39 Copyright © 2013, Oracle and/or its affiliates. All rights reserved. 39 Scaling on M5 with 1536 cpus and 32TB memory

40 Copyright © 2013, Oracle and/or its affiliates. All rights reserved. 40 Massive Solaris scalability for T5 and M5  Virtual Memory – The T5 and M5 processors provide hardware acceleration for “TLB shootdowns”, thus demap operations in dynamic memory workloads is small on T5-8 and M5-32 – The VM2 project re-implemented the physical page management layer in Solaris 11.1, and offers scalability benefits – Replaced the VM system's global counters with credit trees in S11.1, and achieved a 45X speedup on an mmap() microbenchmark on T4-4 with 256 CPUs – Adjust kernel’s VA to support large heap and more physical memory and adjust process VA's to support larger shared memory segments – Reduced contention on various locks by increasing lock array sizes and improving the object-to-lock hash functions.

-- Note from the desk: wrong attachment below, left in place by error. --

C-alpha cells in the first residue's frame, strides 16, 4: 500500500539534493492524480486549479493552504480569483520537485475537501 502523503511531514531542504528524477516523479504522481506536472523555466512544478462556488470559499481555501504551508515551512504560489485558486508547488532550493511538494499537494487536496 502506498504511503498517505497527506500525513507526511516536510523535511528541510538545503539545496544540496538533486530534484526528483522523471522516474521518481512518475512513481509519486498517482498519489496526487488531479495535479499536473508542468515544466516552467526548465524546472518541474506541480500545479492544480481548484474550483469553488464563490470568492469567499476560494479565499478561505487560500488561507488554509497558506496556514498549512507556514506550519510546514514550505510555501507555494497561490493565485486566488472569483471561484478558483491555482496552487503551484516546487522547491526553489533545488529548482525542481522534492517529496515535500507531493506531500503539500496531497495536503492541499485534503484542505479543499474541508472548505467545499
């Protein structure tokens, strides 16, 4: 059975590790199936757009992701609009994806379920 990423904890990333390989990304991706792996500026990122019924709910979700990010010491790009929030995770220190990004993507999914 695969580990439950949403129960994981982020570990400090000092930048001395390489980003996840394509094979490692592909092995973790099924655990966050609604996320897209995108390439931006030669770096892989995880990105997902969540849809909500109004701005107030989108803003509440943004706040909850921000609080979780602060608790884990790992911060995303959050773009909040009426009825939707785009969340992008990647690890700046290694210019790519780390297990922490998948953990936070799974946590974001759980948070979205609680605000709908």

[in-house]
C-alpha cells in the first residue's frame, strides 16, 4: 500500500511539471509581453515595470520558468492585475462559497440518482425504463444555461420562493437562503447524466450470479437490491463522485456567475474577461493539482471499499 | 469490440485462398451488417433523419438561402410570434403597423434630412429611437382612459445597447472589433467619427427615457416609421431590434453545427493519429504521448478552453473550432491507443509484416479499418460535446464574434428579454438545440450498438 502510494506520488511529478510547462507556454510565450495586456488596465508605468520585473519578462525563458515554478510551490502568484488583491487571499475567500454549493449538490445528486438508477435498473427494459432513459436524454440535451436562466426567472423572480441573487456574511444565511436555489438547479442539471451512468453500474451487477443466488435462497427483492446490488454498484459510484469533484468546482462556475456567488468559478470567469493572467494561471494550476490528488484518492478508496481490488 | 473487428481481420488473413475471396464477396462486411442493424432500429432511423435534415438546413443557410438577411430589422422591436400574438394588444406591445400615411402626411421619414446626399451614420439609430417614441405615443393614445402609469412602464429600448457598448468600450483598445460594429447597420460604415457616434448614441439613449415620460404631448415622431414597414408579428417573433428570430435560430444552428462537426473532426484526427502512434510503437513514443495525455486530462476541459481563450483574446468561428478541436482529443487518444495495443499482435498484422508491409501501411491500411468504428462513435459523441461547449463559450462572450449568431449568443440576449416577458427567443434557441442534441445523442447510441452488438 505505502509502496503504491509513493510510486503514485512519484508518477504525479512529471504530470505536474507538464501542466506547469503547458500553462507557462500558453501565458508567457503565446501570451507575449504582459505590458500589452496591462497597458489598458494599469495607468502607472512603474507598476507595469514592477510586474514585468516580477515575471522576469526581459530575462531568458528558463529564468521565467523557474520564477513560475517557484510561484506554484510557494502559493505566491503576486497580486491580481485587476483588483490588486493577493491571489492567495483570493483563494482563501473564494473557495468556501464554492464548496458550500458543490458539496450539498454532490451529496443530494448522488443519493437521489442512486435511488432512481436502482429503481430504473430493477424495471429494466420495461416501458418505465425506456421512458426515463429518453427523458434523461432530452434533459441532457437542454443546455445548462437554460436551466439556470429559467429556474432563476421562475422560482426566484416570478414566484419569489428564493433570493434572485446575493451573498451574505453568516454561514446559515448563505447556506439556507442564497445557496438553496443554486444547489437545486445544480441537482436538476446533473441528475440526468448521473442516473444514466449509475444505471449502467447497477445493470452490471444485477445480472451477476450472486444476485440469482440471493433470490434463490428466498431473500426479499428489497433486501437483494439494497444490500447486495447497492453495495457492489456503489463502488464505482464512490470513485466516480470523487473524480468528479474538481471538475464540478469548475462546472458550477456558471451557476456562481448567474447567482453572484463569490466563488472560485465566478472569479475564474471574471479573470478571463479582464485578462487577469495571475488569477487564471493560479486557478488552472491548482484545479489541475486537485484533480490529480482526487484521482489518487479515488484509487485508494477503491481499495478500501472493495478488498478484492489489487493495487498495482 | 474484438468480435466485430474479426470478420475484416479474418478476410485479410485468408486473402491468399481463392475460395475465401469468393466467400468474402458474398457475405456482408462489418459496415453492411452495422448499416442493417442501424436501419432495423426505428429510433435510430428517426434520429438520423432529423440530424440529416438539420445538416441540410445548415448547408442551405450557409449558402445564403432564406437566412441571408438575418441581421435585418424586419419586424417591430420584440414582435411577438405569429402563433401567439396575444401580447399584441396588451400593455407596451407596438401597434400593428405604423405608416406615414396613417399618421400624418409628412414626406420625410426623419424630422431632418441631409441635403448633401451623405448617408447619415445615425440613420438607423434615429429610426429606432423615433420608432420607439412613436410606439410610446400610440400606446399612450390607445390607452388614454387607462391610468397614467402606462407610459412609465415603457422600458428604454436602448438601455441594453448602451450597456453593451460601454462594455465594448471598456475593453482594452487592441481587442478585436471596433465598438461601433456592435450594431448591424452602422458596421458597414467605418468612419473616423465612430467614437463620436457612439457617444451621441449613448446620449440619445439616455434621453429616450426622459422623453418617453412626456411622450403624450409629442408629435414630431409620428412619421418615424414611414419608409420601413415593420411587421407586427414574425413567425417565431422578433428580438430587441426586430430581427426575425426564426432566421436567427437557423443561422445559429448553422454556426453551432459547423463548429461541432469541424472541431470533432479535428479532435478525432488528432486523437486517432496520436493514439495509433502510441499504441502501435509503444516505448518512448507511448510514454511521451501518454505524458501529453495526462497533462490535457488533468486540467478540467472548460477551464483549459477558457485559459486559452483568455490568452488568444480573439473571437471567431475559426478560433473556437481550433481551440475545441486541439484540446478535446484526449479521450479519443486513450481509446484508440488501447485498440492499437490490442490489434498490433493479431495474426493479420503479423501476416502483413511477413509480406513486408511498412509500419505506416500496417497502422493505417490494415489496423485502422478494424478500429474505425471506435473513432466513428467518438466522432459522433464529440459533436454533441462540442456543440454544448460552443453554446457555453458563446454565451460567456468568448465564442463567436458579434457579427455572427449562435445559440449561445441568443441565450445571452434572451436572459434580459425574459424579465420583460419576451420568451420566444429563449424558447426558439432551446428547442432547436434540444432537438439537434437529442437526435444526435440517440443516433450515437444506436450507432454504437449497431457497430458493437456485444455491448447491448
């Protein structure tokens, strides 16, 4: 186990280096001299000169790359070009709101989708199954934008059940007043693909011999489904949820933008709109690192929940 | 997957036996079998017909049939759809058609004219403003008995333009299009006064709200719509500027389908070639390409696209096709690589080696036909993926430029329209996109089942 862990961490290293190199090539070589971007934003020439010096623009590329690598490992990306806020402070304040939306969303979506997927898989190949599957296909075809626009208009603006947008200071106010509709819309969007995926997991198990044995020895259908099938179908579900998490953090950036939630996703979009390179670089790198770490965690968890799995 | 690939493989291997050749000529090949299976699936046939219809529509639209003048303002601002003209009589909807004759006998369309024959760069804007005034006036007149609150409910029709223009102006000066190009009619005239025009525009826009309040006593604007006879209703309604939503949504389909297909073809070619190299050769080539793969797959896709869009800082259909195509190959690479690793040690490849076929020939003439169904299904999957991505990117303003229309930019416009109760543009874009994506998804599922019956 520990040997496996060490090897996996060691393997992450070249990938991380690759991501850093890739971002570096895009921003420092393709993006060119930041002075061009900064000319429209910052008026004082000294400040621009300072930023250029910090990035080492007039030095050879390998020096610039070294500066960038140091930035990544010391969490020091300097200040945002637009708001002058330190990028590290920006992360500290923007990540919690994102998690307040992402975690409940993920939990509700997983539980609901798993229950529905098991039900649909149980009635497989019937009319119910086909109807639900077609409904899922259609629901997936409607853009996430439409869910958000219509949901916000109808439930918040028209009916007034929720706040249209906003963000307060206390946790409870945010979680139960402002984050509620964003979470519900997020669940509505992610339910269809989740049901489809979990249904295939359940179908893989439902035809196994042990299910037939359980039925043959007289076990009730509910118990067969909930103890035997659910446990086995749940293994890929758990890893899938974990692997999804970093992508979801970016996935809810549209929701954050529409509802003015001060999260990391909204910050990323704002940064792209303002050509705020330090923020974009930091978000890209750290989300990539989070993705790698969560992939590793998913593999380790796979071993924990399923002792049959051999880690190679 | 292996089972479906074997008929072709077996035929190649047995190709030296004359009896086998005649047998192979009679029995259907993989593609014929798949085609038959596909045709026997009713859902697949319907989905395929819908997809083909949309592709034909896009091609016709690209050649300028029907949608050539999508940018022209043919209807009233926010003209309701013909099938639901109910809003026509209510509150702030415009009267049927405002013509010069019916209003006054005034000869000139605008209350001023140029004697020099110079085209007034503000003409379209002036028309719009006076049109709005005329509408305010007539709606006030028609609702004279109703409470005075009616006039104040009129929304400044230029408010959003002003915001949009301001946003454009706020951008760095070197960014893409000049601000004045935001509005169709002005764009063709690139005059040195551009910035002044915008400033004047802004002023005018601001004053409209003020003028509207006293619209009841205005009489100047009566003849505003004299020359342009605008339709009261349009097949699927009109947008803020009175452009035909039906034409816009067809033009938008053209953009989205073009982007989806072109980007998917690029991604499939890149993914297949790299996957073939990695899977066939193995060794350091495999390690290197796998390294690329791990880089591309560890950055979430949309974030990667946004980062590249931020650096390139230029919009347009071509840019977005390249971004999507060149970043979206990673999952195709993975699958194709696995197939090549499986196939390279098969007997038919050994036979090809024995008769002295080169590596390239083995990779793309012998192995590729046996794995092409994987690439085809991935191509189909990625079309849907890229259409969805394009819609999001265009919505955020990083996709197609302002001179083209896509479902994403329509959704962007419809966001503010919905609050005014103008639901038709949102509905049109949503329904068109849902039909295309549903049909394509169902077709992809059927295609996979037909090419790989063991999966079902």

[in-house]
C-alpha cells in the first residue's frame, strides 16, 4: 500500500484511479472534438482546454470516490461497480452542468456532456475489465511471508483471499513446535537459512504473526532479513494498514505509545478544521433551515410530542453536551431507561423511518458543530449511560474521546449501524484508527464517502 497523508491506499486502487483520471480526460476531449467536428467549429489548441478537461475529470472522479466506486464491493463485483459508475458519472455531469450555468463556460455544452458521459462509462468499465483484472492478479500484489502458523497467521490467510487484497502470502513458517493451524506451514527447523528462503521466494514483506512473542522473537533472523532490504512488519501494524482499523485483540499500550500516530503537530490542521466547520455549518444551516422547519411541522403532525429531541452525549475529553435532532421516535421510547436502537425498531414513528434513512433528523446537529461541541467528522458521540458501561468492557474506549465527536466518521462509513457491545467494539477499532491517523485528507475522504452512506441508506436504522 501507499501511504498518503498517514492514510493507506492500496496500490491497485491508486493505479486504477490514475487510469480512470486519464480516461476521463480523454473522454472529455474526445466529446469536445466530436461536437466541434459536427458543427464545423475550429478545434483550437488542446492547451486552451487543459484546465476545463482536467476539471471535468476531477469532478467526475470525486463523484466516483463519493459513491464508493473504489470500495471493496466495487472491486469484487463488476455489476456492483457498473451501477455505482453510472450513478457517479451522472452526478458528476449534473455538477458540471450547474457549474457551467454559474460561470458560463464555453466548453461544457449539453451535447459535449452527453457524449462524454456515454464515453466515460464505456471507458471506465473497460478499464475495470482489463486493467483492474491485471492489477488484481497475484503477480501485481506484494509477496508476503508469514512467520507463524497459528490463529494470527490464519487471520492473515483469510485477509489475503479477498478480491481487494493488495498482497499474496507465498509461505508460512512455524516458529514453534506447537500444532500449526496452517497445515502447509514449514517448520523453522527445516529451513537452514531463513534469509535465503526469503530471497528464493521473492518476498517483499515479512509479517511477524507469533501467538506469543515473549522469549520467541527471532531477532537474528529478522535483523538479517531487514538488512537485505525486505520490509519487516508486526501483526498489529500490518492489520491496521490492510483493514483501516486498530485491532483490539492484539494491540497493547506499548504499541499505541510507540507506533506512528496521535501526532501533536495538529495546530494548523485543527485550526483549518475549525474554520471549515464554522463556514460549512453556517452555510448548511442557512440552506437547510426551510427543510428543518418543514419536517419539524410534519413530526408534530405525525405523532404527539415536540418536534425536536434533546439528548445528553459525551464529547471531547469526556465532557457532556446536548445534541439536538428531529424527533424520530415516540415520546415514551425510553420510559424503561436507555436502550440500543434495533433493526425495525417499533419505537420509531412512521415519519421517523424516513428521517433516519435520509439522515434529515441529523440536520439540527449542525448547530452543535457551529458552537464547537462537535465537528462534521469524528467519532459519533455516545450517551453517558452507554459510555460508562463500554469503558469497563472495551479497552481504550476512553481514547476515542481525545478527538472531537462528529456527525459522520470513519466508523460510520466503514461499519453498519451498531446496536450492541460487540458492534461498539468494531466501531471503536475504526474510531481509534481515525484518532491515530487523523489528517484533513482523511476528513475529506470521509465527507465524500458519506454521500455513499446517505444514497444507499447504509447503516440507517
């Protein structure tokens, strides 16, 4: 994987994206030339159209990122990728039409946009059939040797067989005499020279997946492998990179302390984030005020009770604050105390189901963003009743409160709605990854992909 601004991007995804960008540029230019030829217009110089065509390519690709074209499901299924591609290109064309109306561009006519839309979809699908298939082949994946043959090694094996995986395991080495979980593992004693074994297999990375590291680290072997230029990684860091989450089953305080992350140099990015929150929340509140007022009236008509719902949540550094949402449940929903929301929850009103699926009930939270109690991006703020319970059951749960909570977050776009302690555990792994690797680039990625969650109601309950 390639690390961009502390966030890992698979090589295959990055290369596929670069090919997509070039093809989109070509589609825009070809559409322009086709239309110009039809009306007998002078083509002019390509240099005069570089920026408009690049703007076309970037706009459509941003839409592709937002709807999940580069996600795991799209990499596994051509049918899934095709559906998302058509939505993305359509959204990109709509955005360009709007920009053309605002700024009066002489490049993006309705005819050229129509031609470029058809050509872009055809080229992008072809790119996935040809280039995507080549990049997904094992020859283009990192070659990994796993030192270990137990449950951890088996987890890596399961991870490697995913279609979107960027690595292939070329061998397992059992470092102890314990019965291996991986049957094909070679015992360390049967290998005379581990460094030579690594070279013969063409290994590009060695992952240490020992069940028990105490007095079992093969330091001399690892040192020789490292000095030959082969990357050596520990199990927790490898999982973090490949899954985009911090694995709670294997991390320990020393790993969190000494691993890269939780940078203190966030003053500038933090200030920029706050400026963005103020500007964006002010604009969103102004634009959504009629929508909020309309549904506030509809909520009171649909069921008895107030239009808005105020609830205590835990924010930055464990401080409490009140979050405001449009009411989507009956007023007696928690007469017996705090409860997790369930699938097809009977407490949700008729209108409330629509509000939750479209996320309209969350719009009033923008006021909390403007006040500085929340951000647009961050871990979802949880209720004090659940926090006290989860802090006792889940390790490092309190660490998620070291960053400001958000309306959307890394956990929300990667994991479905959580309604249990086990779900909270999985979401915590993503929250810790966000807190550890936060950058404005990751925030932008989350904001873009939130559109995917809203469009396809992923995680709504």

41 Copyright © 2013, Oracle and/or its affiliates. All rights reserved. 41 Massive Solaris scalability for T5 and M5  Resource Limits – As of Solaris 11.1, the default for “maxusers, max_nprocs, and pidmax” automatically scales up with CPU count and memory size, to a maximum of 999999 processes. – As of Solaris 11.1, the default number of threads that can be created scales with CPU and memory to a maximum of 1.6M  Scheduler: All functionality associated with clock scales nicely – In Solaris 11, eliminated the need to acquire the process and thread locks in most cases during quanta expiration and accounting, – Eliminated or reduced the impact of several smallish O(N) calculations that had become significant at 1536 CPUs.